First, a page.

Thursday, March 28, 2013

DMZ with my parents

One of the classes I am teaching this year is East Asian Studies and this includes Korean history.  I knew a fair bit about Chinese history, and enough about Japan to be comfortable teaching it in a high school. But moving here and teaching Korean history to Korean students made me nervous, so I have been reading a lot since last summer.  And now, I'm not an expert, but I am knowledgable about events in modern Korean history.  And recent tensions have led me to read more news and analysis, again I'm not an expert, but knowledgable.  (I'm more worried about traffic accidents and lightening strikes than I am about an attack from the North.)

So, for as long as we've been here I've been curious about going up to the DMZ.  The USO runs a tour that everyone seems to recommend.  Our school is taking a big group up there in a couple of weeks.  But with my parents in town I decided to take them- a little worried that all my efforts to convince my mom that we were safe would be undone by taking her to one of the most fortified places in the world. 

We had to be on the bus at 7:30 in the morning, and it takes at least an hour to get up to Yongsan, so I met my parents in the dark at 5:30.  One bus ride and three train transfers later we made it with about 15 minutes to spare.  There were at least thirty other people on the tour, and a woman named Clara was our tour guide.  She was very nice, and her English was solid, but I kept hearing how hard it is to say "demilitarized" when Korean is your native language.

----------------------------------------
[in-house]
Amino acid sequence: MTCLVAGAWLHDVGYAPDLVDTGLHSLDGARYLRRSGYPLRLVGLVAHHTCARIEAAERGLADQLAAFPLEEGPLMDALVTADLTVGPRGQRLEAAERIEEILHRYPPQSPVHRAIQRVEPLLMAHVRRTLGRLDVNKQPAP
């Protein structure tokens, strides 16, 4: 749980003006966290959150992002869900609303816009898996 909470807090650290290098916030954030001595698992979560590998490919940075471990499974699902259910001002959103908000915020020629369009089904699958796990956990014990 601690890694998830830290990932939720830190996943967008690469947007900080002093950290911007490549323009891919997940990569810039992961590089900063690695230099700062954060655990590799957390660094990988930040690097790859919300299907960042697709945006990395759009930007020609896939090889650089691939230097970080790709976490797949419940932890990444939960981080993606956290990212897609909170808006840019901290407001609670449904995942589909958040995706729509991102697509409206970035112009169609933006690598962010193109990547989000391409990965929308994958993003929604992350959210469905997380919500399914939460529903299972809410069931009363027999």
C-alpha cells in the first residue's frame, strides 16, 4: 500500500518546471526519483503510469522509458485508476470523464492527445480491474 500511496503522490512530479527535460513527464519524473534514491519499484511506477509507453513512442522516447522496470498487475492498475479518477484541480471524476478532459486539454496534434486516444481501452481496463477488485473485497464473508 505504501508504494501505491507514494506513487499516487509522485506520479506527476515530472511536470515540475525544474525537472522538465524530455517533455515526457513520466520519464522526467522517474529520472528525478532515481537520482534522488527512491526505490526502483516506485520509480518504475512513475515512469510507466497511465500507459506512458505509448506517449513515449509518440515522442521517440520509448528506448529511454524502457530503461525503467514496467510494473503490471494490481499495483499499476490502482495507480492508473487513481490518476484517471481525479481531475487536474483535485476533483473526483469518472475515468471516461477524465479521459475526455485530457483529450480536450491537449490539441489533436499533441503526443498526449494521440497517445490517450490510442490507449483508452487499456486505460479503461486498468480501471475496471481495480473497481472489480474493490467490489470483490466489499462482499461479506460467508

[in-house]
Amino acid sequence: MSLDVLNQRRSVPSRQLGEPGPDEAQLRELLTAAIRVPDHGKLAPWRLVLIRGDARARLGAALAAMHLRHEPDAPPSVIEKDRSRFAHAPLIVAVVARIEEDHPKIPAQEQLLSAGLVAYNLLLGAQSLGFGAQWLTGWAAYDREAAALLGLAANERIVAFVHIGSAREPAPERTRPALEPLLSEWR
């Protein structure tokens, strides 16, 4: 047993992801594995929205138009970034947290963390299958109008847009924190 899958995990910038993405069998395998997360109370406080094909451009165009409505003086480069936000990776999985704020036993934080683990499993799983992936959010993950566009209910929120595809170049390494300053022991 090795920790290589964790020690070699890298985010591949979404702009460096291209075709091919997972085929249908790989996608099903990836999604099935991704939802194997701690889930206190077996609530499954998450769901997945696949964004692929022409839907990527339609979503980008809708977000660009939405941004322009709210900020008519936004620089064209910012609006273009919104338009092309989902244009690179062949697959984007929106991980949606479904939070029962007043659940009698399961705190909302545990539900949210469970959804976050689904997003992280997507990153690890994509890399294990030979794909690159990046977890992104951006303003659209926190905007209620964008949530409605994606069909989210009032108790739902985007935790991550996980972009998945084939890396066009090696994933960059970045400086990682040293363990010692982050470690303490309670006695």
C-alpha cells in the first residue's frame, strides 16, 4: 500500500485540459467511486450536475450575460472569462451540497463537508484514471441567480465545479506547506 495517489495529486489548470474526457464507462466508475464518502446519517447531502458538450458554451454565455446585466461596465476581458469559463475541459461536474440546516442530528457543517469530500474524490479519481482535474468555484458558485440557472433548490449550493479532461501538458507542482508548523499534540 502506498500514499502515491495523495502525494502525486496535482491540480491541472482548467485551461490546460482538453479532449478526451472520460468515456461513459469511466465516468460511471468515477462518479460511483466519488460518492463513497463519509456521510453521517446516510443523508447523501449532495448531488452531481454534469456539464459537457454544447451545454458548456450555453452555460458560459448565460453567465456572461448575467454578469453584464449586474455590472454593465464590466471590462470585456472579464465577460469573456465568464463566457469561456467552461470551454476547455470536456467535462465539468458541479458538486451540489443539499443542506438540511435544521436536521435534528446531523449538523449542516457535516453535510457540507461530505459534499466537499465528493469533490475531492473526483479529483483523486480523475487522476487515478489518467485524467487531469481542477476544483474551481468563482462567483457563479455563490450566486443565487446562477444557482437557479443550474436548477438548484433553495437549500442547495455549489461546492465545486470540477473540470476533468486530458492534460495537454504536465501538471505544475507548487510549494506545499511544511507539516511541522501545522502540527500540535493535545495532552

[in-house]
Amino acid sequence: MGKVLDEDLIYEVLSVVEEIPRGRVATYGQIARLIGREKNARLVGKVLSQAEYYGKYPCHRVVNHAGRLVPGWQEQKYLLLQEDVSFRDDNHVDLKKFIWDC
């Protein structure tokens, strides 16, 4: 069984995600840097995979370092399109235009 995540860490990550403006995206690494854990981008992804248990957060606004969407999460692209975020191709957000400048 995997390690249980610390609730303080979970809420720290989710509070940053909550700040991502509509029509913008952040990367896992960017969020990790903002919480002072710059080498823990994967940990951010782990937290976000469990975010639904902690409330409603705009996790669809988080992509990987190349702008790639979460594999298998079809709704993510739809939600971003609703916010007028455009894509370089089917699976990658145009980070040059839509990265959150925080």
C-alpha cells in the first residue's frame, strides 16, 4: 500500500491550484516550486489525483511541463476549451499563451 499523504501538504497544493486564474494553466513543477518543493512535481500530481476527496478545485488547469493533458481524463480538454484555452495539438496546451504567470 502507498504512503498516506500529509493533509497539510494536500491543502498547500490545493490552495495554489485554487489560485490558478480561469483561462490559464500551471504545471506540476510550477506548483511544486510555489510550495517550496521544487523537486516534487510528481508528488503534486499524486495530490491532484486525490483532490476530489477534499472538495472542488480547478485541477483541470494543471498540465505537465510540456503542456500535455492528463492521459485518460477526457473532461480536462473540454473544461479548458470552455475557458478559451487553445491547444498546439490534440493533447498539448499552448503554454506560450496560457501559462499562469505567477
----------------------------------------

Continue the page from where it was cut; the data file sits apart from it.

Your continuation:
It takes about 90 minutes to get up to the area near the border.  Leaving Seoul, traffic started thinning and as we followed the Han river north we started seeing barbed wire, and then guard stations.  and Clara told us we were seeing North Korea across the river.  It didn't look any different across the river, but it felt strange recognizing the shift from massive urban area to highly defended border area. 

Barbed wire and guard station on the river

Much more barbed wire, and soldiers, and road blocks.  Definitely not in Seoul anymore. 

There are a lot of abbreviations associated with this area. We were ultimately headed to the Joint Security Area (JSA)- this is often called Panmunjeon, or the truce village.  The JSA is the only place North and South Korea come in contact.  At the end of the war the line that was drawn is called the Military Demarcation Line (MDL)  The Demilitarized zone (DMZ) is two kilometers north and south of the MDL, so 4 km total width, running all the way across the peninsula.  The southern border of the DPRK is at the top of the DMZ, the northern border of the ROK is at the bottom of the DMZ.  Except in the JSA where there two meet inside the huts on the border.  

The first gate we passed was going into the Civilian Control Zone (CCZ).  This comes before the DMZ and as the name suggests most civilians aren't allowed in this area, though a small number of Koreans live and farm in the "freedom village" which is different from the "propaganda village" in the north (one difference is the enormous flag pole in the north is taller than the enormous flagpole in the freedom village)

At the edge of the DMZ is Camp Bonifas.  When we got there our passport were checked , more than once.  We saw a slide show and presentation from an American soldier who would be our escort,  giving a broad outline of the war and the armistice. Then we switched busses and after a short drive past a highly electrified fence and tank defenses, and through a live mine field we were at the Freedom House.  Walking through we came to the huts where negotiations have taken place, with ROK soldiers standing guard and on the other side of the huts a single North Korean Soldier facing us from their building that mirrored the Freedom House.  Our escort told us the North Koreans were taking pictures of us so we should go ahead and take as many pictures back as we wanted.